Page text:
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William Hague's condemnation of Vladimir Putin and, by extension, his justification of Britain's complicity in the coup in Kiev oozes hypocrisy.
The Foreign Secretary portrays Russia's actions in the Crimea as posing "a threat to hard-won peace and security in Europe."
But what took place in Kiev did not represent peace and security, either on a national or international basis.
Peaceful demonstrations against President Viktor Yanukovych's decision not to sign an association agreement with the European Union degenerated into systematic attacks on police and occupations of public buildings.
Had such events taken place in Whitehall rather than Independence Square, Hague's government would have mobilised state power to sweep away the rioters and stabilise the situation.
But the risk of Ukraine lining up alongside Russia rather than with the European Union and Nato meant that the rulebook was thrown out the window.
Western politicians who never tire of repeating claptrap about democracy and the rule of law dropped casually into Ukraine, ignored the elected government and posed for the international media with those preparing a coup, giving them full support.
EU foreign affairs and security policy high representative Catherine Ashton and US former presidential candidate John McCain were among those who visited Independence Square to give succour to the rioters.
US Vice President Joe Biden went so far as to order Yanukovych not to call a state of emergency - even though that is exactly what Washington would have done in similar circumstances.
Western politicians and their supportive media chains presented the conflict in Ukraine as between a dictatorship and a population daring to struggle for democracy.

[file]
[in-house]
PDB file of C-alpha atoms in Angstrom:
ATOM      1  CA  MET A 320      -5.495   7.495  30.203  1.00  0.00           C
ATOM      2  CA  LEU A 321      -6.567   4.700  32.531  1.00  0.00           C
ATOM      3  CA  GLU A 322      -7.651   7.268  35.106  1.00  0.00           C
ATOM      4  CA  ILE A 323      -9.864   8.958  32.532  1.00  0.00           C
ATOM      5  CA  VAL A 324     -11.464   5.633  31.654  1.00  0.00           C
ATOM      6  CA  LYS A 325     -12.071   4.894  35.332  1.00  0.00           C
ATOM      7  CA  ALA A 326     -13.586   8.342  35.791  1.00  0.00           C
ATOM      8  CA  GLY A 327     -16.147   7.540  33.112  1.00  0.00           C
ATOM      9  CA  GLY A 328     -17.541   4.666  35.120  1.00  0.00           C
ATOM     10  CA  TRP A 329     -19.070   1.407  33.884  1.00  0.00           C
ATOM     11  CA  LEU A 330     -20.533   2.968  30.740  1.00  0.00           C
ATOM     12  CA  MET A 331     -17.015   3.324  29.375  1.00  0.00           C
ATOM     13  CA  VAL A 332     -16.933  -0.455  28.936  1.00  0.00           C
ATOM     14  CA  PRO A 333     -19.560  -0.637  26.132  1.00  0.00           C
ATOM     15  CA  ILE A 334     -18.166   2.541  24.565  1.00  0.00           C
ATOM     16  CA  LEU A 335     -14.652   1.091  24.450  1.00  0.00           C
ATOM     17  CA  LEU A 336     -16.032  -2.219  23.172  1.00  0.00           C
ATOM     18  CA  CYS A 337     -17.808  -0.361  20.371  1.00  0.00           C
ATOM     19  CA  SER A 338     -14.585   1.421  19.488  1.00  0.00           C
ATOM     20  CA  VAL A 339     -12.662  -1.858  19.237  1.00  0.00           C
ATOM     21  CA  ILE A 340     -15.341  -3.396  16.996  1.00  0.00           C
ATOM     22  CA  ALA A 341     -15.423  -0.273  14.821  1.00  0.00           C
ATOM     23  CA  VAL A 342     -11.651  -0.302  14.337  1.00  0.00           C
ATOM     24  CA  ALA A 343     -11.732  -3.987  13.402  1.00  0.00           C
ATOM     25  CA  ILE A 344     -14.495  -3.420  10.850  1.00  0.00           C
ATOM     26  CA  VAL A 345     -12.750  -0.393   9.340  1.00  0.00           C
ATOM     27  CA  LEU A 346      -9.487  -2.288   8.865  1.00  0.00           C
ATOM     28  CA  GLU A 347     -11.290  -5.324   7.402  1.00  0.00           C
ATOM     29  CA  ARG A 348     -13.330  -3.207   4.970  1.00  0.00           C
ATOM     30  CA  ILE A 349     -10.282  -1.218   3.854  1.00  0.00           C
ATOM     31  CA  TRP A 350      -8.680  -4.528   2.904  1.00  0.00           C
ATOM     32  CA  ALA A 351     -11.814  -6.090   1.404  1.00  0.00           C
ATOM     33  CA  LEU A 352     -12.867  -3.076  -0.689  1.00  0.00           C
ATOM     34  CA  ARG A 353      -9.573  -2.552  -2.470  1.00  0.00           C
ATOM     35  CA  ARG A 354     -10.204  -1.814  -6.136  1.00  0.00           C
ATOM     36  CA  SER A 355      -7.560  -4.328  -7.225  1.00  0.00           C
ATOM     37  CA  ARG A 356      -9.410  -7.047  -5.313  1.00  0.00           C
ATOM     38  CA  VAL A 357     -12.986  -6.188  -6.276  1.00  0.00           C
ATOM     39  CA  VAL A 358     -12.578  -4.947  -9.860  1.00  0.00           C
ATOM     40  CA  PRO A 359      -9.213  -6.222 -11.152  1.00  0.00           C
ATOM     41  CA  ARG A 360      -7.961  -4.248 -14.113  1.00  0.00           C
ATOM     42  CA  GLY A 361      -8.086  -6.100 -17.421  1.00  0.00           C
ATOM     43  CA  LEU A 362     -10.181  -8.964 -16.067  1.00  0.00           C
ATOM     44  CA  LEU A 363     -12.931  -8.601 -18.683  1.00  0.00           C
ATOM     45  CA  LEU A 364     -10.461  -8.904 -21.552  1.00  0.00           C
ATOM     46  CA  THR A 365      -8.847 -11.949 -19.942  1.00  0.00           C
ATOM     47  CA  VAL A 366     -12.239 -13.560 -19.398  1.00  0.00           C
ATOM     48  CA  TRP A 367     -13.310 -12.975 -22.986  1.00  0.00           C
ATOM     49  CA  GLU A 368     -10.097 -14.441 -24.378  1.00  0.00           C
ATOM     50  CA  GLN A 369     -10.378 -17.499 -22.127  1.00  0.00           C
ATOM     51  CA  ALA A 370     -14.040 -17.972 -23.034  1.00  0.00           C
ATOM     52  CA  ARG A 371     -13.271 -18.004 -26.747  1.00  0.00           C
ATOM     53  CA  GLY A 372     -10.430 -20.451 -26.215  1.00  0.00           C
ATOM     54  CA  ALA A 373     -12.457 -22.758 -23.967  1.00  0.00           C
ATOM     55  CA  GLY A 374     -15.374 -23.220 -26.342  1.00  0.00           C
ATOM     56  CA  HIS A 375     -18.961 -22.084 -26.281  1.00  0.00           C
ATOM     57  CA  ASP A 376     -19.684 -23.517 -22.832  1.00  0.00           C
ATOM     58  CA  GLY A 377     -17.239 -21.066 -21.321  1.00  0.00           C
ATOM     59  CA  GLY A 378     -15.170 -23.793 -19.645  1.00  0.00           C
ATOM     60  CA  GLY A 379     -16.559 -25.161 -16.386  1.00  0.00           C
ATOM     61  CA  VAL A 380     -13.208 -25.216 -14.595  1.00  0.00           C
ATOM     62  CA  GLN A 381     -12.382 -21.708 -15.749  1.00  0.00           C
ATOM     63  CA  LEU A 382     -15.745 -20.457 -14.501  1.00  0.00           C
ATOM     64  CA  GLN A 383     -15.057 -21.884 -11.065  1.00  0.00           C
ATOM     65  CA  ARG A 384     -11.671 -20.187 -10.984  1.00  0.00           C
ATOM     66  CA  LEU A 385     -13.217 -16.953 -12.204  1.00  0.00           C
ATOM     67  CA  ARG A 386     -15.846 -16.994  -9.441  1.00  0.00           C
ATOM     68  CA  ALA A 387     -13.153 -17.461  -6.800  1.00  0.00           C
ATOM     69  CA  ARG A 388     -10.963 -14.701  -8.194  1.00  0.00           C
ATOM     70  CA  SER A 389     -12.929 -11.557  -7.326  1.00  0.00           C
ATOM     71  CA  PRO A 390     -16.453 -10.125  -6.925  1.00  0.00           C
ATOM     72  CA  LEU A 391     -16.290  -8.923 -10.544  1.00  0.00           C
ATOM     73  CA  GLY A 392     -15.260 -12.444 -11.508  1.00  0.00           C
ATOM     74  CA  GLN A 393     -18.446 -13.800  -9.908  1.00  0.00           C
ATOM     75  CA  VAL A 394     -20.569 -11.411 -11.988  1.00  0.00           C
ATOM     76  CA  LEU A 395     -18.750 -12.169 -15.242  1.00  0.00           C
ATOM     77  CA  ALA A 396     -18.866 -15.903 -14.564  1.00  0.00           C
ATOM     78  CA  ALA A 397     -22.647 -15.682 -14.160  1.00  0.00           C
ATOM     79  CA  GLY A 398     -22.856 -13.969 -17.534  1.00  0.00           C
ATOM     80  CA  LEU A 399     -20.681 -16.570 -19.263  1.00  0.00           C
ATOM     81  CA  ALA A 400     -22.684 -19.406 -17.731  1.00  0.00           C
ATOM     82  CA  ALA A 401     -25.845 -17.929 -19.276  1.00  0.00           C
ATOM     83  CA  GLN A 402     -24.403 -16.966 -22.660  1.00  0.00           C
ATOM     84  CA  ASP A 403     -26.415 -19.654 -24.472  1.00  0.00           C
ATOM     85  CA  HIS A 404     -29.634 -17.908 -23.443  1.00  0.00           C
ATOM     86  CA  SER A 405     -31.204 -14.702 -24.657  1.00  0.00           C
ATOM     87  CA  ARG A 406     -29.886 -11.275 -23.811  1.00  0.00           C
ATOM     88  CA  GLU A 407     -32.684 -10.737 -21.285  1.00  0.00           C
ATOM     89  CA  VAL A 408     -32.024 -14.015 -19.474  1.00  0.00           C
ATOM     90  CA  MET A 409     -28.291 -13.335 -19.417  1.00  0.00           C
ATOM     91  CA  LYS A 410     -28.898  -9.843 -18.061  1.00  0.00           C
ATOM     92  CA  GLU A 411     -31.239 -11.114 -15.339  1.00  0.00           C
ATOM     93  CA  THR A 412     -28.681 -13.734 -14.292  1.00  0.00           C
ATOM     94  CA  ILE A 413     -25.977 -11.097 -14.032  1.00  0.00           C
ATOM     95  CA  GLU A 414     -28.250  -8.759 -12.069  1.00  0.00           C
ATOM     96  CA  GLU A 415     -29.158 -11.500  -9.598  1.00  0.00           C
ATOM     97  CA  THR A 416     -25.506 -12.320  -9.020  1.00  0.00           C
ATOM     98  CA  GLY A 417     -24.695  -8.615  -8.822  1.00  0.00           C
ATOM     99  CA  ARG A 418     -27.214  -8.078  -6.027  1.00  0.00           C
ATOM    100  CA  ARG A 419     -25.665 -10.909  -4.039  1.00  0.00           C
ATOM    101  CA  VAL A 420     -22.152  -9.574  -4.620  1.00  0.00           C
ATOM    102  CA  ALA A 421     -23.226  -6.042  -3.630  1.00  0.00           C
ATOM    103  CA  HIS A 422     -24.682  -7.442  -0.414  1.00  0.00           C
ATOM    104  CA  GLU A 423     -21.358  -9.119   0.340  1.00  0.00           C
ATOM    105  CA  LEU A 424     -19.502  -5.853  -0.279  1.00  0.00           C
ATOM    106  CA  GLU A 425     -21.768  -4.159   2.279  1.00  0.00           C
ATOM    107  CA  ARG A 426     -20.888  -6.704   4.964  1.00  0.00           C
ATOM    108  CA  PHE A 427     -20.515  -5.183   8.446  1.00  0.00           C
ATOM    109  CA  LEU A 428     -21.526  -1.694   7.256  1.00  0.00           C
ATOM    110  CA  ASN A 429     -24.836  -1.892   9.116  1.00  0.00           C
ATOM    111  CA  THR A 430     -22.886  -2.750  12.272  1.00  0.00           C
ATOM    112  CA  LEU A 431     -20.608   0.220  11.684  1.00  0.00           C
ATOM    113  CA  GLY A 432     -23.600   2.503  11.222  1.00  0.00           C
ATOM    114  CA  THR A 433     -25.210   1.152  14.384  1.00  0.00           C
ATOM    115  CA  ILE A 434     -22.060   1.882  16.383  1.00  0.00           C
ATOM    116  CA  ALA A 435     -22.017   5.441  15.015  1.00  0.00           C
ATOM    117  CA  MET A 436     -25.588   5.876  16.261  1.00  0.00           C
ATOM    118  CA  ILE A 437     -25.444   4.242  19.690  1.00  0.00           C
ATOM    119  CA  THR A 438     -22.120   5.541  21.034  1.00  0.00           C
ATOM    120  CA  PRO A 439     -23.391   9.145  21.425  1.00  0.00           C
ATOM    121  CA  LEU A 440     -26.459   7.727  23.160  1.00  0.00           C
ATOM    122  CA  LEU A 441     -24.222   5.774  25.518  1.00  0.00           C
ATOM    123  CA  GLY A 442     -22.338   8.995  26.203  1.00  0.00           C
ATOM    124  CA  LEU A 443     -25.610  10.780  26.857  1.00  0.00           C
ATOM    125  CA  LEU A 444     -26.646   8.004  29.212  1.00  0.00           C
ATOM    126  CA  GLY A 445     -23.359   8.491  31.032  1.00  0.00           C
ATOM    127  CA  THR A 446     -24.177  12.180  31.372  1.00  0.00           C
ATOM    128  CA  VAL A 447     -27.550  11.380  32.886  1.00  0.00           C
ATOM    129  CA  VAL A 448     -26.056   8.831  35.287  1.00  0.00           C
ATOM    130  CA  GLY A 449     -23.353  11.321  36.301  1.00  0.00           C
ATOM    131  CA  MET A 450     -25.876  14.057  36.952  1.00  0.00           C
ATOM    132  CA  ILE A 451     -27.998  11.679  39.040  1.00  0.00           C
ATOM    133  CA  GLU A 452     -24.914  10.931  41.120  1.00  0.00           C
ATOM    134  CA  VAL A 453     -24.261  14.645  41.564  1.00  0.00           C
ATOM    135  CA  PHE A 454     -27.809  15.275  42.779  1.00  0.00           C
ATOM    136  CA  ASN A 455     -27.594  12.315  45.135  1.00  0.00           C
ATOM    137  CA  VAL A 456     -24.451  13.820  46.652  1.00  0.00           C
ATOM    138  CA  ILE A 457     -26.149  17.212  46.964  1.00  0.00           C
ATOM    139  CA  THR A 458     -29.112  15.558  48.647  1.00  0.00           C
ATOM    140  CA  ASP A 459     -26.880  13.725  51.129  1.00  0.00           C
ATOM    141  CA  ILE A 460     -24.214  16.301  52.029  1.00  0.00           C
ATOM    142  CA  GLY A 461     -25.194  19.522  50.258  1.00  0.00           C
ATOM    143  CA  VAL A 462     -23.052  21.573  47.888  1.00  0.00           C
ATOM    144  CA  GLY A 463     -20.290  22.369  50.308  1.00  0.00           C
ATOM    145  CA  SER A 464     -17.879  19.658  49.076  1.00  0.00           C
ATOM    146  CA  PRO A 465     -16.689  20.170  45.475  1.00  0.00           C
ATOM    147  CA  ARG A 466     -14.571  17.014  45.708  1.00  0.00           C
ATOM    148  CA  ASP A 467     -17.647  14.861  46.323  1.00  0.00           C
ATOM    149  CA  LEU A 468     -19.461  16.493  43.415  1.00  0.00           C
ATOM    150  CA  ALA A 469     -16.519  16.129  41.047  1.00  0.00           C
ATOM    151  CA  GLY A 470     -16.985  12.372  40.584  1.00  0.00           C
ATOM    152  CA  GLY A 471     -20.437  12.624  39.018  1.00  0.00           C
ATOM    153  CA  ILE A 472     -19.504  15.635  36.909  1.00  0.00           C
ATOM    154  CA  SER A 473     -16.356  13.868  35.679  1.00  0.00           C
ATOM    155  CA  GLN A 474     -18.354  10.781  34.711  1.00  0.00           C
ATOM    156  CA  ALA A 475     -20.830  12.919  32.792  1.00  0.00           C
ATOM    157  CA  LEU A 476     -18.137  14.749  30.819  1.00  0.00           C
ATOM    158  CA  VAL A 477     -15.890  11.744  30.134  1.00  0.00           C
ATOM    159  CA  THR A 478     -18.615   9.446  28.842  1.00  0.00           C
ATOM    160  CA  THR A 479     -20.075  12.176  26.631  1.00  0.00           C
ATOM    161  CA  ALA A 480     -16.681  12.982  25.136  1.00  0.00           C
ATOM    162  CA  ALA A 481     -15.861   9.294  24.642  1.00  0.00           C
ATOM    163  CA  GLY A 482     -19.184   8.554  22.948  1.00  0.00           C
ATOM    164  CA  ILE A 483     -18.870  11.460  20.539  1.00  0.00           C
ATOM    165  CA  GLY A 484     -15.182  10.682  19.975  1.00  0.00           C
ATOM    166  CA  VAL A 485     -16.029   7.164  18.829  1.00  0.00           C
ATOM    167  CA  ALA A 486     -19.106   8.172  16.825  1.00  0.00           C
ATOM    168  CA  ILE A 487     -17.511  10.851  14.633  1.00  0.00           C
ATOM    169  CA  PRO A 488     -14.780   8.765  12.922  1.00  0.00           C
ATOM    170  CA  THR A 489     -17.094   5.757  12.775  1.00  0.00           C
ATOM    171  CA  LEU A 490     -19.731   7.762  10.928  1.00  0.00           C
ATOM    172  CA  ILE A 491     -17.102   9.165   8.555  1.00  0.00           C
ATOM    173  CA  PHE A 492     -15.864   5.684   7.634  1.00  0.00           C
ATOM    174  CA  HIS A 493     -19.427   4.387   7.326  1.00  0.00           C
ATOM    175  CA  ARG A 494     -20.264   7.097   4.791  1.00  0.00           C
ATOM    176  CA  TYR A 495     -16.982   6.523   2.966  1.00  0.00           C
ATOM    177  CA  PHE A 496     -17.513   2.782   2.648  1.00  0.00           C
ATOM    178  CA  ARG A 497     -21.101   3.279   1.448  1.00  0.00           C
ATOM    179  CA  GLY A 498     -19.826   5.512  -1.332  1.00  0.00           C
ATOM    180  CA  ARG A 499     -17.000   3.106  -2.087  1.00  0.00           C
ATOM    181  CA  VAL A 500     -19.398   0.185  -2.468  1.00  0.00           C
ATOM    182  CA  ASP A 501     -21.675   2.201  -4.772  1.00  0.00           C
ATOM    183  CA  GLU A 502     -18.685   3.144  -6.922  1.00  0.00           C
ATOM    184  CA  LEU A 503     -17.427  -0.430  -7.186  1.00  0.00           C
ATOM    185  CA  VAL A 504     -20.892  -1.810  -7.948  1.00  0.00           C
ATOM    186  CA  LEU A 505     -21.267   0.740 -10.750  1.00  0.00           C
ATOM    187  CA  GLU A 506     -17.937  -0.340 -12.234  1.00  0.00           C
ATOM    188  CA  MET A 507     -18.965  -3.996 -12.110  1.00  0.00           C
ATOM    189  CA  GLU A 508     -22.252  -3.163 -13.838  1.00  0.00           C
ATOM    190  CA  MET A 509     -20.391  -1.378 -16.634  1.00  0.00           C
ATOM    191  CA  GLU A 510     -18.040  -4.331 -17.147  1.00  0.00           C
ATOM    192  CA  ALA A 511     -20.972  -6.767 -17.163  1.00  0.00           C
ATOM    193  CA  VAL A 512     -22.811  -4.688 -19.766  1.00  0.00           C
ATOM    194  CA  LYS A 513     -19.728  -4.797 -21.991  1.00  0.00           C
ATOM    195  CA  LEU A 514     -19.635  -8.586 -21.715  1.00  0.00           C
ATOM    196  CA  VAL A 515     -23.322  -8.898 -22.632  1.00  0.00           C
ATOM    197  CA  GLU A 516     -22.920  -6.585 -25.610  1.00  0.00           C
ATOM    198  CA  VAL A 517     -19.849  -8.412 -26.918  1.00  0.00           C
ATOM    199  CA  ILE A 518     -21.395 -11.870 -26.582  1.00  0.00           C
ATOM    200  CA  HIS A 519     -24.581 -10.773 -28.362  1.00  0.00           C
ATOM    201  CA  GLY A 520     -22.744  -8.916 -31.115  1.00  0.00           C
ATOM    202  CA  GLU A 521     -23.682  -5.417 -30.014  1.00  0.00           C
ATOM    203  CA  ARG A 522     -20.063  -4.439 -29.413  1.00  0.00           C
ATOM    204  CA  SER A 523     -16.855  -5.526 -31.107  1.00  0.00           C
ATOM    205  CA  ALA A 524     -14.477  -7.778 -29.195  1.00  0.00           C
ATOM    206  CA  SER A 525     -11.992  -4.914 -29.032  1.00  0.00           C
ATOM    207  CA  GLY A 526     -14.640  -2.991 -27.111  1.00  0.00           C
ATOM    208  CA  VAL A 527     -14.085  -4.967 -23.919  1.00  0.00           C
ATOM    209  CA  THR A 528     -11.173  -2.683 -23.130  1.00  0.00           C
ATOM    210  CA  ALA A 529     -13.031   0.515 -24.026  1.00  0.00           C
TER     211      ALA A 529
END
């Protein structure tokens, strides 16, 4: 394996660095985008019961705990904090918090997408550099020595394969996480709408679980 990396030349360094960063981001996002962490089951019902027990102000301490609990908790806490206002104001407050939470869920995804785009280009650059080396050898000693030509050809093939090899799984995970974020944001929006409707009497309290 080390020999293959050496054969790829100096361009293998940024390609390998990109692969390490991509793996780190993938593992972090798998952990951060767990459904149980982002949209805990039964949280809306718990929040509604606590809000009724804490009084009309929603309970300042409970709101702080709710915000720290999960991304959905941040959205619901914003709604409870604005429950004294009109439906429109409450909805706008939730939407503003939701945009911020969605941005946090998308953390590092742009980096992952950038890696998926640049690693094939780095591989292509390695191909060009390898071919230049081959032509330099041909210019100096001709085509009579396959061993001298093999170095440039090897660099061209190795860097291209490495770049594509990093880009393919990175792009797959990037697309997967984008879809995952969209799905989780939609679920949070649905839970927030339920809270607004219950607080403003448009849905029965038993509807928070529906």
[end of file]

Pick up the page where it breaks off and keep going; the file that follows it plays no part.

They initially ignored the role of fascist stormtroopers from the Svoboda (Freedom), Praviy Sektor (Right Sector), Spilna Sprava (Common Cause) and Trizub (Trident) parties, all of which have spewed out anti-Russian and anti-semitic abuse.
Then they played down their role even though these paramilitary groups have responsibility for keeping "order" in Kiev.
Hague treats the self-appointed government's decisions as legitimate, even though votes were taken in parliament as armed paramilitaries stood guard in the chamber and after elected representatives had been roughed up.
Our government accepts the myth about a "government of national unity" despite parties representing half the parliament - Yanukovych's Party of Regions and the Ukrainian Communist Party - being banned by coup leaders' decree.
Other decrees include lifting the ban on nazi symbols and revoking the law giving official status to the Russian, Hungarian and Romanian languages.
Hague claims that there is "no evidence" of a threat to Russian speakers even through the rhetoric of the paramilitary groups is clear and the coup leaders have begun replacing governors in eastern provinces with their own oligarchic allies.
Ending military co-operation, as Barack Obama has done, or uttering menaces of unspecified "costs," as Hague does, will not intimidate Putin.
He knows that trade sanctions could rebound on the EU, especially, which depends on Russia for a third of its oil and gas imports and half its vehicular exports.
Moscow still feels resentful towards the West for its contemptuous attitude when Russia was led by drunken buffoon Boris Yeltsin, but it knows that there is no military solution to the current crisis.
Instead of threatening and lecturing Putin, the EU and US should seek a way out that assuages the genuine fears of those menaced by the fascist spearhead of the coup and respects all Ukraine's national and cultural traditions.
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